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Review of the Australian Code for the Responsible Conduct of Research Submission

ID: 
25
Personal Details
This submission reflects the views of
Organisation Name: 
The Australian Society for Medical Research
Specific comments
Specific comments: 
Specific consultation questions
Question 1: Do you like the new approach to the Code, namely the principles-based document being supported by several guides that provide advice on implementation?: 
We support the transition away from a rules-based code to a less prescriptive principles-based code, as presented in the public consultation draft. This will enable greater self-regulation at the institutional level and will provide flexibility within the Code to respond to unanticipated or unforeseen departures from the Code in a context-dependent manner. The development of additional guides and case studies would facilitate implementation.
Question 2:The draft Code is intended to be used by all research disciplines. Do the principles adequately capture the expectations for responsible research across all research disciplines?: 
The ASMR can only respond with respect to health and medical research-related disciplines. In this context, the principles are sufficiently broad to adequately capture the expectations for responsible research across all research disciplines.
Question 3: The draft Guide refers to breaches of the Code rather than providing a definition of research misconduct, and states that institutions can decide whether or not to use the term research misconduct in their own processes.: 
We believe the draft Code is improved by not providing a rigid definition of research misconduct and instead using “breach” as an all-encompassing term to describe departures from the Code. Where breaches fit on the spectrum of severity is not always readily apparent and can be influenced by mitigating or extenuating circumstances; we don’t believe it particularly helpful to select an arbitrary point at which a departure from the Code constitutes research misconduct. In terms of potential issues, the term “research misconduct” has very strong negative connotations, so it’s possible that the absence of this label may allow institutions to downplay instances of impropriety by staff, or the deterrent to individuals engaging in such behaviour may be weakened. A strong culture of research integrity will need to be maintained to ensure that severe breaches still carry commensurate consequences.
Question 4: Do you think the process described for investigating and managing potential breaches of the Code is clearly described and practical?:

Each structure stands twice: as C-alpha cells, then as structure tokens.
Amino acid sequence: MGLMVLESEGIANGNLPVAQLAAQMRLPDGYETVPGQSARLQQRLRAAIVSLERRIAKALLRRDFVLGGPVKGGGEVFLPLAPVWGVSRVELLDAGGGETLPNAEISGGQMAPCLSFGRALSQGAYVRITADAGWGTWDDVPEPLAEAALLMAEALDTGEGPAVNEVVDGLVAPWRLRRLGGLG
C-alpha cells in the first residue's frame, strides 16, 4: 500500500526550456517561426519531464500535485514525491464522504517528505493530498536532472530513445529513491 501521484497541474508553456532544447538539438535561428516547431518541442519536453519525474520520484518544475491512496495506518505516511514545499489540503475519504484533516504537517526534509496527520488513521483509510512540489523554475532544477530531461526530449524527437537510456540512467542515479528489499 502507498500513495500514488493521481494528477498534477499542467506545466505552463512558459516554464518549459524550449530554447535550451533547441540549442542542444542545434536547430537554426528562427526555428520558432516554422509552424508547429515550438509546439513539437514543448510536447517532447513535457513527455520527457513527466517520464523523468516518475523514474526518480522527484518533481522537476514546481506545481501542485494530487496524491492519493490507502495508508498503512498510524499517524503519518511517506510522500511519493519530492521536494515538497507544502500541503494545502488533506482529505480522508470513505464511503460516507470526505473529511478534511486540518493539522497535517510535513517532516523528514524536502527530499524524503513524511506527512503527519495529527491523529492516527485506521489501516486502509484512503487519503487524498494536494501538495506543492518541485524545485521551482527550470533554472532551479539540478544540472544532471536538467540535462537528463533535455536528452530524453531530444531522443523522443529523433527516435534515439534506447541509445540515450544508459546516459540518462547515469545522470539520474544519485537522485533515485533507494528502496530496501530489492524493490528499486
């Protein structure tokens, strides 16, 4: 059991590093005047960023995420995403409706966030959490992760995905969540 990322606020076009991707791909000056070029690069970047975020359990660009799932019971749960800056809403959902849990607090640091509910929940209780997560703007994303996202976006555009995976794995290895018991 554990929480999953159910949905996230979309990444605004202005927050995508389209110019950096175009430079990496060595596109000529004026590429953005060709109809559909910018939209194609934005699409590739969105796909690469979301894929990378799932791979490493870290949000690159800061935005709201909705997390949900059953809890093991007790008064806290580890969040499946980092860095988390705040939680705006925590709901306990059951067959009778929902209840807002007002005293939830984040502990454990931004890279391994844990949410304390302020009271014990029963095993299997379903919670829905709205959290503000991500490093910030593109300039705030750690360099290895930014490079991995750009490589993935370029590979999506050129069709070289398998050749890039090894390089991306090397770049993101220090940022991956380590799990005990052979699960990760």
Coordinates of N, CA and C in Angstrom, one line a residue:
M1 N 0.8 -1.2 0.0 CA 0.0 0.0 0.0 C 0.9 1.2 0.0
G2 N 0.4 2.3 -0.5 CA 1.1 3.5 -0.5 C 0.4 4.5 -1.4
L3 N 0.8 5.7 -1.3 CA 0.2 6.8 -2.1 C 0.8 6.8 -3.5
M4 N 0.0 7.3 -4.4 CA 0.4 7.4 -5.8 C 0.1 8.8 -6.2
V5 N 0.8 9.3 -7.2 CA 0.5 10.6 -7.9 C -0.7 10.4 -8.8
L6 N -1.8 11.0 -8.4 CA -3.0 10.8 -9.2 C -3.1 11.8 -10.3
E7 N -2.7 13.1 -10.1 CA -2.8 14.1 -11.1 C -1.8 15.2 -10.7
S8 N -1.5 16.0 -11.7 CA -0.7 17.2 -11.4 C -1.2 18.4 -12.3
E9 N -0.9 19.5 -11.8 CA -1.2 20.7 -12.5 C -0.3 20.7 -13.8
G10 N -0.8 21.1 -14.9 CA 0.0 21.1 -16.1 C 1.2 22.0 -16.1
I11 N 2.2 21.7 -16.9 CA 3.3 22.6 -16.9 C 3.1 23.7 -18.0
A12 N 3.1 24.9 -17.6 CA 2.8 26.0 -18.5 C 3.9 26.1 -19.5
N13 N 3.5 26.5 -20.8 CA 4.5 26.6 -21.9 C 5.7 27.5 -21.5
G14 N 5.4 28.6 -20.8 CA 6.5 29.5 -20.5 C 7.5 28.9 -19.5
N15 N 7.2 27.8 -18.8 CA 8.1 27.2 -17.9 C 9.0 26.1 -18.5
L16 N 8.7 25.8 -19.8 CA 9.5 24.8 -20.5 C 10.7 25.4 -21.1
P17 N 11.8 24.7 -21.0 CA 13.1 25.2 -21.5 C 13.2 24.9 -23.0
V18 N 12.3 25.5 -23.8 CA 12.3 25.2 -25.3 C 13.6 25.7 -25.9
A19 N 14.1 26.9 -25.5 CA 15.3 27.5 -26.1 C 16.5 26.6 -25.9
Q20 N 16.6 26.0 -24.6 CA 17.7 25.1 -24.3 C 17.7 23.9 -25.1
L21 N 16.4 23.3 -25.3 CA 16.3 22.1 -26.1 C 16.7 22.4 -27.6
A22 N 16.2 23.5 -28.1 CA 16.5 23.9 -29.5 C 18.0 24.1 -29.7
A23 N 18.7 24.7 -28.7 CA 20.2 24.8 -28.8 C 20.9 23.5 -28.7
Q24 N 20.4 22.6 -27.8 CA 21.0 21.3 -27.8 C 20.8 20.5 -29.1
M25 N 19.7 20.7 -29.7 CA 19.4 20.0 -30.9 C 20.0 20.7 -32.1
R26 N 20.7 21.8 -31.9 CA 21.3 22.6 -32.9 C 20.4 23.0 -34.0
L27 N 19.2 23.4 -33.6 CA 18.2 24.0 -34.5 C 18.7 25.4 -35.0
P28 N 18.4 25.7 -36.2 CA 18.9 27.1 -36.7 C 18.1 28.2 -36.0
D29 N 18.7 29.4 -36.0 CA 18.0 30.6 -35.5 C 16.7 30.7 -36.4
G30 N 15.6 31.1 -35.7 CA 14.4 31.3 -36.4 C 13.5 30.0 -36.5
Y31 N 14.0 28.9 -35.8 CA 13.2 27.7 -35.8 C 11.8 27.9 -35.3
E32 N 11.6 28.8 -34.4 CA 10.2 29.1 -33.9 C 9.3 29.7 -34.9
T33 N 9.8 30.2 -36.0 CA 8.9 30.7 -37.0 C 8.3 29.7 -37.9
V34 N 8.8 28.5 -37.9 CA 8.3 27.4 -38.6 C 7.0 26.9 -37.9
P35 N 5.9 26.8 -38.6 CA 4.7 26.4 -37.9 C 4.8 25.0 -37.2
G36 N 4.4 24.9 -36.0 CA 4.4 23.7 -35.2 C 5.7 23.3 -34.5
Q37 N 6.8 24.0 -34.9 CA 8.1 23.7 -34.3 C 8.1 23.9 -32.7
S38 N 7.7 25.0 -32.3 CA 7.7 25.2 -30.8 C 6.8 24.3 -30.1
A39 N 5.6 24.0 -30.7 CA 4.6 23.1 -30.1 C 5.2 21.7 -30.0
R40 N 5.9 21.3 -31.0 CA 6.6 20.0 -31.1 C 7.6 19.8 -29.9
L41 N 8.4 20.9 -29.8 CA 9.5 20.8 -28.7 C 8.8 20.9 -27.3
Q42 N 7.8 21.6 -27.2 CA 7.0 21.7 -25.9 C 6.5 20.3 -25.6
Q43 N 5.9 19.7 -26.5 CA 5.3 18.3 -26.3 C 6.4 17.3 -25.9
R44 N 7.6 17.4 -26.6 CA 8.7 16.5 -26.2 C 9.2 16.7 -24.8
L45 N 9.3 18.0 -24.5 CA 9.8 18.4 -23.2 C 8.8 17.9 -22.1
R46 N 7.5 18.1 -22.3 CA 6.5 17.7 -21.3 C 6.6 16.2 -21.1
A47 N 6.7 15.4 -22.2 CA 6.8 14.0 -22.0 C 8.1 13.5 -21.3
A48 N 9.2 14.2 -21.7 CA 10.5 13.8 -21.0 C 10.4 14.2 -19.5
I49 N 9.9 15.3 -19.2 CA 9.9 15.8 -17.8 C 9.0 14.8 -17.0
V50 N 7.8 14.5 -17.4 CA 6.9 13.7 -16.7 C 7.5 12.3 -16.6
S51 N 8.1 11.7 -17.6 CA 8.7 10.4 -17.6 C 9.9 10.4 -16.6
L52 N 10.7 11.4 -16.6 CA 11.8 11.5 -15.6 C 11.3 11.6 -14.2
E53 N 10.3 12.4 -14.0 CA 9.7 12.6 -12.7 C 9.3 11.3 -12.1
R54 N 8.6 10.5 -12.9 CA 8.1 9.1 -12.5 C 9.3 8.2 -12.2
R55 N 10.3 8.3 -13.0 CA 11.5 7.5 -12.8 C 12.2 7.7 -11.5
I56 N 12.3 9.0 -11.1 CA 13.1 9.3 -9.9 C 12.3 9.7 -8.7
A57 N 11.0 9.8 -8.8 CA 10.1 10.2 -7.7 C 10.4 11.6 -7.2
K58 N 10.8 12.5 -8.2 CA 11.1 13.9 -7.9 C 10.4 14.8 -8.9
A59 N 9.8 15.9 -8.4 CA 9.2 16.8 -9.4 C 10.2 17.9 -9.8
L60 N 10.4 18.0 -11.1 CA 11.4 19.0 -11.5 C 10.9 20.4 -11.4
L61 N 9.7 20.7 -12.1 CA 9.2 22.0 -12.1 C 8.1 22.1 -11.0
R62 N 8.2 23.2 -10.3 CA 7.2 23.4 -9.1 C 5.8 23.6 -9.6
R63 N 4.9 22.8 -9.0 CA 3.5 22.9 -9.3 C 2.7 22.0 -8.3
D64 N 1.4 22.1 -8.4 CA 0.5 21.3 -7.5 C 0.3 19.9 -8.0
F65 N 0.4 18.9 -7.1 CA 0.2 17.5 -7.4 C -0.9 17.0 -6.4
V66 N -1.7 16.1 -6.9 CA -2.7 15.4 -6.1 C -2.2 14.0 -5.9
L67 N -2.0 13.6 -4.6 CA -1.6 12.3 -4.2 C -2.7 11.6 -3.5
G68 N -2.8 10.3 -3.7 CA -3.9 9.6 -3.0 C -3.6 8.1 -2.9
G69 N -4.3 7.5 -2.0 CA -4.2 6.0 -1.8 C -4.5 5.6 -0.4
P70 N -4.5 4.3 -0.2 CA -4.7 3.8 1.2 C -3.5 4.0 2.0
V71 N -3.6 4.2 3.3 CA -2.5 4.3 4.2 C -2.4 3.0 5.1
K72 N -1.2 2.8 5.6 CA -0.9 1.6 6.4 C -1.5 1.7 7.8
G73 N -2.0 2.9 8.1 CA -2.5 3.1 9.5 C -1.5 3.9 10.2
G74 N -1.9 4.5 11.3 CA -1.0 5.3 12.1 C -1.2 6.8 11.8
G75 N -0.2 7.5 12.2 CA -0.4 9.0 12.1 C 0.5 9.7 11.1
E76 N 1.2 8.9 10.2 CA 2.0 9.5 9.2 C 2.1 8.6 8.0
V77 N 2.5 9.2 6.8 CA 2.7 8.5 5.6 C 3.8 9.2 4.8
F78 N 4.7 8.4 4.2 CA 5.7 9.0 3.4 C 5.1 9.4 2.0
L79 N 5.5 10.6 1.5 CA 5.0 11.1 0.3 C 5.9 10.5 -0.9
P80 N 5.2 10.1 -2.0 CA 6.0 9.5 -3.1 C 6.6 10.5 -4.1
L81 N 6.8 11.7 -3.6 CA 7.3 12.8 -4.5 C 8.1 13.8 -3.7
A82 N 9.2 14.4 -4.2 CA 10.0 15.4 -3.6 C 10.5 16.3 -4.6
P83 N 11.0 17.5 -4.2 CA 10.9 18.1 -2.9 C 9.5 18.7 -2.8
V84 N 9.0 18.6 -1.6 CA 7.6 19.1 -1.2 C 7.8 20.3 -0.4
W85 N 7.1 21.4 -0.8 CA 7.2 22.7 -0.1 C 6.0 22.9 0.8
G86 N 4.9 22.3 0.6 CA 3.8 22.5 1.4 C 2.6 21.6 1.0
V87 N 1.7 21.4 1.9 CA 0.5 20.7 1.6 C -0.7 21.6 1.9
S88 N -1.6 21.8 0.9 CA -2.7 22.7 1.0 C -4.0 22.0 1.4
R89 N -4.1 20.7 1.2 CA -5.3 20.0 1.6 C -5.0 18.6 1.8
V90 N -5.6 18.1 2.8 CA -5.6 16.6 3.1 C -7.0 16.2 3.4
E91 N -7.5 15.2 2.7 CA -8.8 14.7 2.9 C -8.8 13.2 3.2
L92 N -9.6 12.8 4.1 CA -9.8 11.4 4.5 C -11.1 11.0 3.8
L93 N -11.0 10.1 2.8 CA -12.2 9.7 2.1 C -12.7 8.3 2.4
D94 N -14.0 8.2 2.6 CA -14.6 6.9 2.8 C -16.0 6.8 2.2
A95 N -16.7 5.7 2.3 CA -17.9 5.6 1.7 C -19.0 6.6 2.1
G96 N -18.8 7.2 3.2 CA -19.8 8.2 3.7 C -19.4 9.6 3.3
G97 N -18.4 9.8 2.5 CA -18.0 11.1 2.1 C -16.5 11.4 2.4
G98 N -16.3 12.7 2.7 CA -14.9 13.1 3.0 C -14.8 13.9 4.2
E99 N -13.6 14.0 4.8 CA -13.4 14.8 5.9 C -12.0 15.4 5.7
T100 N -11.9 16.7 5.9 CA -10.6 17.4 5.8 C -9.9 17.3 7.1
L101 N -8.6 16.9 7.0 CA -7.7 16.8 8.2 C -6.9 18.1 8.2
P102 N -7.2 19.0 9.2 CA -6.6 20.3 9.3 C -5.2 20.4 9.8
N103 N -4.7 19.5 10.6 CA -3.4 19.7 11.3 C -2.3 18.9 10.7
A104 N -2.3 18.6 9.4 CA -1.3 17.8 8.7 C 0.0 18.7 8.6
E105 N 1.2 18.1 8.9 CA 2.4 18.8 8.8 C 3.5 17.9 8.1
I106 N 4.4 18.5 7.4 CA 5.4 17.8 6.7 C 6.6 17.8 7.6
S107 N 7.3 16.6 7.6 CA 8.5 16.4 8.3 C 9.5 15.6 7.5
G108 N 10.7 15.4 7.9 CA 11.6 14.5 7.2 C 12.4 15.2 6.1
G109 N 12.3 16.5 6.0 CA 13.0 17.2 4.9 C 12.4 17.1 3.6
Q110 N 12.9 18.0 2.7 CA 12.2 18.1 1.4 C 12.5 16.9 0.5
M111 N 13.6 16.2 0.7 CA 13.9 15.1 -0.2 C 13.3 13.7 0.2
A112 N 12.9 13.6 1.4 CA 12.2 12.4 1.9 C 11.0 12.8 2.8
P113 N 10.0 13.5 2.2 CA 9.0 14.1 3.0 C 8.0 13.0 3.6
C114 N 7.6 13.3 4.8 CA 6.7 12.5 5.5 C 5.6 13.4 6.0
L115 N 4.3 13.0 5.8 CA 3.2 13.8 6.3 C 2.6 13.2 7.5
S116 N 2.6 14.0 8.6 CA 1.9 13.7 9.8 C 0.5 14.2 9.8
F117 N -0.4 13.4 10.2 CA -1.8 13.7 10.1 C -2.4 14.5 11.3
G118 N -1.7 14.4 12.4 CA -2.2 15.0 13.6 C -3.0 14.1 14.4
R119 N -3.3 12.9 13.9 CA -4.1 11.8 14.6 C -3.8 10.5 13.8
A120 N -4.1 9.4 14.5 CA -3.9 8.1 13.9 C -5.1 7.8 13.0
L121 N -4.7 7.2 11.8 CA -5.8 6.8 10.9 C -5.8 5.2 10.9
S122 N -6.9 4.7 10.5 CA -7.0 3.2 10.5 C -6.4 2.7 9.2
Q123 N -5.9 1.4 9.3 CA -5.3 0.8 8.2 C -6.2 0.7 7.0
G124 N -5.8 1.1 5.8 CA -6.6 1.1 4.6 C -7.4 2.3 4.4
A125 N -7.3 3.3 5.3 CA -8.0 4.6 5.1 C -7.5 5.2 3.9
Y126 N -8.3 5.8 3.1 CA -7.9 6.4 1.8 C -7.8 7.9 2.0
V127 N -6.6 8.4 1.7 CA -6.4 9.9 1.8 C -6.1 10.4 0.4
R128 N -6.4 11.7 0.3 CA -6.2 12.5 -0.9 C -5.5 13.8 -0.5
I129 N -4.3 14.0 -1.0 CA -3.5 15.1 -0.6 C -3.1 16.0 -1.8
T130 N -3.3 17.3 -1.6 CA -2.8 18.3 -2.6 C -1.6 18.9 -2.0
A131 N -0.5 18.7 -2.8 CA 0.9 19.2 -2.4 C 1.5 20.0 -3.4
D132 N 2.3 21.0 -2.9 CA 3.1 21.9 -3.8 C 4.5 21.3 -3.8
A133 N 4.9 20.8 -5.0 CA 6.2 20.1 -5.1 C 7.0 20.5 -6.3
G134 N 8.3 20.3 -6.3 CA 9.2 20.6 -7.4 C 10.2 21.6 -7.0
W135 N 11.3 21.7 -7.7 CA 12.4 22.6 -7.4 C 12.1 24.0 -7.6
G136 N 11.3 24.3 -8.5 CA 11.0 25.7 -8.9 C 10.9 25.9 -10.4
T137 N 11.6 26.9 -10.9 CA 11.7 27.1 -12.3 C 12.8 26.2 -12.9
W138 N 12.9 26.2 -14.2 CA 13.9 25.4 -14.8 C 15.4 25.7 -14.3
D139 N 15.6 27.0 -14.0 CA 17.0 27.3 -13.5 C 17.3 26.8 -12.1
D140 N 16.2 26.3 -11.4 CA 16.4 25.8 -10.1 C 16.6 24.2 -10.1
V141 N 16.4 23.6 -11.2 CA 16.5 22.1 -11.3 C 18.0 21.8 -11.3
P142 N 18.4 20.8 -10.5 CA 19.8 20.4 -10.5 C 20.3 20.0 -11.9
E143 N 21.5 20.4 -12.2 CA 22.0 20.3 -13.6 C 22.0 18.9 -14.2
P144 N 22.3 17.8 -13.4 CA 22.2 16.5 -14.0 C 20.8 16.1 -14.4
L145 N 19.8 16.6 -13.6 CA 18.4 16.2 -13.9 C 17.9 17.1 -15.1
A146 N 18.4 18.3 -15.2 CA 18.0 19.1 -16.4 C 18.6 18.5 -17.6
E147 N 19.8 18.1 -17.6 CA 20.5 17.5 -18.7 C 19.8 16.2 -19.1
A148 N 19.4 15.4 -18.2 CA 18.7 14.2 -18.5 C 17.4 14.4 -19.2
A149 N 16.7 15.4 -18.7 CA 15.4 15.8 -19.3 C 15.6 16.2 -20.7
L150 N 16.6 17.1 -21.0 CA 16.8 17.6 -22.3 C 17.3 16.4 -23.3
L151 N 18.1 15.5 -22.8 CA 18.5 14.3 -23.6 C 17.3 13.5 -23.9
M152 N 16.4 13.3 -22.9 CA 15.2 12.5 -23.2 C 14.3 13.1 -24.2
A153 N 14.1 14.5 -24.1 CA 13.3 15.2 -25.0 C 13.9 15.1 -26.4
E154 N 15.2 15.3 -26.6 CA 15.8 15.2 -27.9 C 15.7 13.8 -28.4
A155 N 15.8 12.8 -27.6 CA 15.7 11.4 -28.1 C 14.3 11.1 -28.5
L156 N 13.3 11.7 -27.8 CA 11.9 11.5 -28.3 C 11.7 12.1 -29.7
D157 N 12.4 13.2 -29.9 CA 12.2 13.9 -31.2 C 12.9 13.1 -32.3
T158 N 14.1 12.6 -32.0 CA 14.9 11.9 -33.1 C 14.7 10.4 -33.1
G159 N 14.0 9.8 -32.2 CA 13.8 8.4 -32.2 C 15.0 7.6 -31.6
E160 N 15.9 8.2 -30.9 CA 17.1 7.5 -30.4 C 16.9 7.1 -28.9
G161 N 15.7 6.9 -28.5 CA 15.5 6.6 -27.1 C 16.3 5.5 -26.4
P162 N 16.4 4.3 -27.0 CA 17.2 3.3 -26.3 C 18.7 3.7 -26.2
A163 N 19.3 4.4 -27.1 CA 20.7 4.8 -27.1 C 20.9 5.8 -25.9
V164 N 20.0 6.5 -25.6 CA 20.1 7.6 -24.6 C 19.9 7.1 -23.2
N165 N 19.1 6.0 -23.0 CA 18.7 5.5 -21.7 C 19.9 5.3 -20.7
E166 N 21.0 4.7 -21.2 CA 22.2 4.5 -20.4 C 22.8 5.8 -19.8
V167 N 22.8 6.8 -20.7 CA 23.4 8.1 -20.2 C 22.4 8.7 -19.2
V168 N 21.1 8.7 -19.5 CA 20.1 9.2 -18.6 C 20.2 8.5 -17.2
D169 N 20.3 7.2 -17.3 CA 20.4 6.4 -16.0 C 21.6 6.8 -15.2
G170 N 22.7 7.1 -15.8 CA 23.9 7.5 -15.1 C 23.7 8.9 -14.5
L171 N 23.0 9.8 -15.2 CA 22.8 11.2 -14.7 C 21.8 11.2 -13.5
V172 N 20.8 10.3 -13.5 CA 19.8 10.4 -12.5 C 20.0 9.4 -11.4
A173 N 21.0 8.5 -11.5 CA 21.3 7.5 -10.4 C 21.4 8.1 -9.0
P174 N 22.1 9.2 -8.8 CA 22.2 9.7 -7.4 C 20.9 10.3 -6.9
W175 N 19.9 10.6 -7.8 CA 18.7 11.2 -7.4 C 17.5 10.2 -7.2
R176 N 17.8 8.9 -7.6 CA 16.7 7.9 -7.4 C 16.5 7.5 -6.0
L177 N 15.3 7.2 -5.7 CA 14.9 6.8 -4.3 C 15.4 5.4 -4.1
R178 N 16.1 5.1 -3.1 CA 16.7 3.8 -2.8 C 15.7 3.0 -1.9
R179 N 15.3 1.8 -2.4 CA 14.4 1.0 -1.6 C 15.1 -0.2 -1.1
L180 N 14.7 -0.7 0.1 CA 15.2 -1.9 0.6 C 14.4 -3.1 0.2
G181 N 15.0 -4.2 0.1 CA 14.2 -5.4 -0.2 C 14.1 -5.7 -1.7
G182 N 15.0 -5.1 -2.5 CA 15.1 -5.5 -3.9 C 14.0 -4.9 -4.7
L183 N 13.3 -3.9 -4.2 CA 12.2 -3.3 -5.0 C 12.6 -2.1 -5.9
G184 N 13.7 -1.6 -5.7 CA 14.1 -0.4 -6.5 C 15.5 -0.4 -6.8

The process for investigating and managing potential breaches of the Code is clear and well defined. The checklists and flowchart will further facilitate this process.
Question 5: The Code Review Committee and working group are considering what additional resources should be developed to support implementation of the Code and Guide.: 
We believe that a series of hypothetical case studies, along with additional guides, would be very helpful resources to support implementation of the Code. Such resources will also help ensure consistency across institutions in differentiating between minor and major breaches and the appropriate action to be taken.
Question 6: Are the mechanisms for review of an investigation clearly and correctly described in Section 7.6 of the Guide? If not, where are the inaccuracies?: 
The mechanisms for review are generally well articulated. More details could be added on the role of the ARIC and the procedure for contacting ARIC about appealing decisions.
Question 7: Please comment on which three topics you would nominate as being the highest priority and why.: 
1. Collaborative Research – As research is becoming increasingly collaborative, it would be timely to have additional guidance on managing potential breaches of the Code in context of collaborative research, particularly collaborations spanning multiple institutions. 2. Supervision – Some of the language used in the draft Code (e.g. “failure to provide adequate guidance or mentorship) is quite subjective. It would be helpful to provide guidance on what constitutes “adequate” supervision, using case studies or other examples. Further, it is important that supervisors also correctly and sufficiently educate their mentees on the responsible conduct of research and the Code. 3. Peer Review – There is currently a dearth of guidance around effective and appropriate peer review of research. This is one area that would particularly benefit from some clear, nationally-recognised guidelines.
General comments
Comments: 

The ASMR is broadly supportive of the modifications to the Code.

Page reviewed: 17 September, 2018